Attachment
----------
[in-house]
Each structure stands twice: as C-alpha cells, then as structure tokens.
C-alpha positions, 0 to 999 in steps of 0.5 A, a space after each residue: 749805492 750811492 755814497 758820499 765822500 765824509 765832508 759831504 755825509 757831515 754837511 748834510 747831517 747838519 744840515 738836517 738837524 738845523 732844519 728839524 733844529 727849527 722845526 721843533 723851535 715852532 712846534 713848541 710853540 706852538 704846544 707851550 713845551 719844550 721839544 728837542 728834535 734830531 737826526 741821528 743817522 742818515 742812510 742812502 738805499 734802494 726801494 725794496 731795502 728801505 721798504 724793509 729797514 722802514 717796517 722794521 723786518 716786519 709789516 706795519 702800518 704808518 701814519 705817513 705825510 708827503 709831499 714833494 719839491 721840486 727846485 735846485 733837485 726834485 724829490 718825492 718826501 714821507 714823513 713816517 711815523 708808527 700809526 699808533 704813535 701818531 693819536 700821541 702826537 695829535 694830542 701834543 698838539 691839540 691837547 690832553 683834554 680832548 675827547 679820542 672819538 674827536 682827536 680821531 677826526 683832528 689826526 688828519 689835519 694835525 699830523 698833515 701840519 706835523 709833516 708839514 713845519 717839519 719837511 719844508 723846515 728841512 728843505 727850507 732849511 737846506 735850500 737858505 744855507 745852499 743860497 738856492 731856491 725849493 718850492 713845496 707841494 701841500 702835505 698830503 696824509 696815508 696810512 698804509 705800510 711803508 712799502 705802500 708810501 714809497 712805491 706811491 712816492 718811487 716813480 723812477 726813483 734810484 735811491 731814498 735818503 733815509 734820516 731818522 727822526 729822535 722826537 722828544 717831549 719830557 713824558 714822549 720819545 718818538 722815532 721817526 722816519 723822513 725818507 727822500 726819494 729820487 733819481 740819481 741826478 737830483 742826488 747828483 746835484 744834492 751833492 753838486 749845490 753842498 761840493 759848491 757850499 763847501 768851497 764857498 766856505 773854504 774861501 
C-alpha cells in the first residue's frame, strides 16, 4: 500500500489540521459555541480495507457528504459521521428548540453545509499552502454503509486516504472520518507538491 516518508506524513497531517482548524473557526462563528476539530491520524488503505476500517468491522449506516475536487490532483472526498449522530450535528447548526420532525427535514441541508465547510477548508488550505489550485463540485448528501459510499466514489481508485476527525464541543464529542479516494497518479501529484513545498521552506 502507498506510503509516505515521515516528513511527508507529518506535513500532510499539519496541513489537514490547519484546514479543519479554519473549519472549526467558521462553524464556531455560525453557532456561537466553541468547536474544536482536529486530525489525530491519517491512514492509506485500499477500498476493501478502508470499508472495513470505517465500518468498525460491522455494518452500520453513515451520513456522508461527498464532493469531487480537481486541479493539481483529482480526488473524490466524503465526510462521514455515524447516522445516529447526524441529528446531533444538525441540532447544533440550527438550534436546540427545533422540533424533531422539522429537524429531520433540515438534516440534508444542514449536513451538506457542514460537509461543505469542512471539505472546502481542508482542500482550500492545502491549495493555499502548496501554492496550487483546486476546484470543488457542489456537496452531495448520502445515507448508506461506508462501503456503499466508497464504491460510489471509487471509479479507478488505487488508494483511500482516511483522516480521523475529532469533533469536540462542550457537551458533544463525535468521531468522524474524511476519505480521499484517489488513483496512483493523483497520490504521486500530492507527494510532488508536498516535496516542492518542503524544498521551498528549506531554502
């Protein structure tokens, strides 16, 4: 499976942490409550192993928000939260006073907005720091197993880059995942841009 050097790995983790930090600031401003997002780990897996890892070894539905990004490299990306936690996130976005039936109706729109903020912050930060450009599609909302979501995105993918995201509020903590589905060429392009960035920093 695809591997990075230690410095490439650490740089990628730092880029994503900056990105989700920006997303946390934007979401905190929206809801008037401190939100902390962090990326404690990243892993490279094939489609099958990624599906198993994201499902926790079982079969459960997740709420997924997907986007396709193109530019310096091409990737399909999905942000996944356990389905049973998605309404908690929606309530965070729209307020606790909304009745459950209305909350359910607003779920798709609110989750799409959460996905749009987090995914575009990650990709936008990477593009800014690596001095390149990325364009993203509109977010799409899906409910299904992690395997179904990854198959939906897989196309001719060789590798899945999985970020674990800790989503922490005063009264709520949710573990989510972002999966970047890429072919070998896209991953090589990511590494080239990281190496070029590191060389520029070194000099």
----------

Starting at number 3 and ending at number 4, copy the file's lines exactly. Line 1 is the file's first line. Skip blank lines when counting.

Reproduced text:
C-alpha positions, 0 to 999 in steps of 0.5 A, a space after each residue: 749805492 750811492 755814497 758820499 765822500 765824509 765832508 759831504 755825509 757831515 754837511 748834510 747831517 747838519 744840515 738836517 738837524 738845523 732844519 728839524 733844529 727849527 722845526 721843533 723851535 715852532 712846534 713848541 710853540 706852538 704846544 707851550 713845551 719844550 721839544 728837542 728834535 734830531 737826526 741821528 743817522 742818515 742812510 742812502 738805499 734802494 726801494 725794496 731795502 728801505 721798504 724793509 729797514 722802514 717796517 722794521 723786518 716786519 709789516 706795519 702800518 704808518 701814519 705817513 705825510 708827503 709831499 714833494 719839491 721840486 727846485 735846485 733837485 726834485 724829490 718825492 718826501 714821507 714823513 713816517 711815523 708808527 700809526 699808533 704813535 701818531 693819536 700821541 702826537 695829535 694830542 701834543 698838539 691839540 691837547 690832553 683834554 680832548 675827547 679820542 672819538 674827536 682827536 680821531 677826526 683832528 689826526 688828519 689835519 694835525 699830523 698833515 701840519 706835523 709833516 708839514 713845519 717839519 719837511 719844508 723846515 728841512 728843505 727850507 732849511 737846506 735850500 737858505 744855507 745852499 743860497 738856492 731856491 725849493 718850492 713845496 707841494 701841500 702835505 698830503 696824509 696815508 696810512 698804509 705800510 711803508 712799502 705802500 708810501 714809497 712805491 706811491 712816492 718811487 716813480 723812477 726813483 734810484 735811491 731814498 735818503 733815509 734820516 731818522 727822526 729822535 722826537 722828544 717831549 719830557 713824558 714822549 720819545 718818538 722815532 721817526 722816519 723822513 725818507 727822500 726819494 729820487 733819481 740819481 741826478 737830483 742826488 747828483 746835484 744834492 751833492 753838486 749845490 753842498 761840493 759848491 757850499 763847501 768851497 764857498 766856505 773854504 774861501 
C-alpha cells in the first residue's frame, strides 16, 4: 500500500489540521459555541480495507457528504459521521428548540453545509499552502454503509486516504472520518507538491 516518508506524513497531517482548524473557526462563528476539530491520524488503505476500517468491522449506516475536487490532483472526498449522530450535528447548526420532525427535514441541508465547510477548508488550505489550485463540485448528501459510499466514489481508485476527525464541543464529542479516494497518479501529484513545498521552506 502507498506510503509516505515521515516528513511527508507529518506535513500532510499539519496541513489537514490547519484546514479543519479554519473549519472549526467558521462553524464556531455560525453557532456561537466553541468547536474544536482536529486530525489525530491519517491512514492509506485500499477500498476493501478502508470499508472495513470505517465500518468498525460491522455494518452500520453513515451520513456522508461527498464532493469531487480537481486541479493539481483529482480526488473524490466524503465526510462521514455515524447516522445516529447526524441529528446531533444538525441540532447544533440550527438550534436546540427545533422540533424533531422539522429537524429531520433540515438534516440534508444542514449536513451538506457542514460537509461543505469542512471539505472546502481542508482542500482550500492545502491549495493555499502548496501554492496550487483546486476546484470543488457542489456537496452531495448520502445515507448508506461506508462501503456503499466508497464504491460510489471509487471509479479507478488505487488508494483511500482516511483522516480521523475529532469533533469536540462542550457537551458533544463525535468521531468522524474524511476519505480521499484517489488513483496512483493523483497520490504521486500530492507527494510532488508536498516535496516542492518542503524544498521551498528549506531554502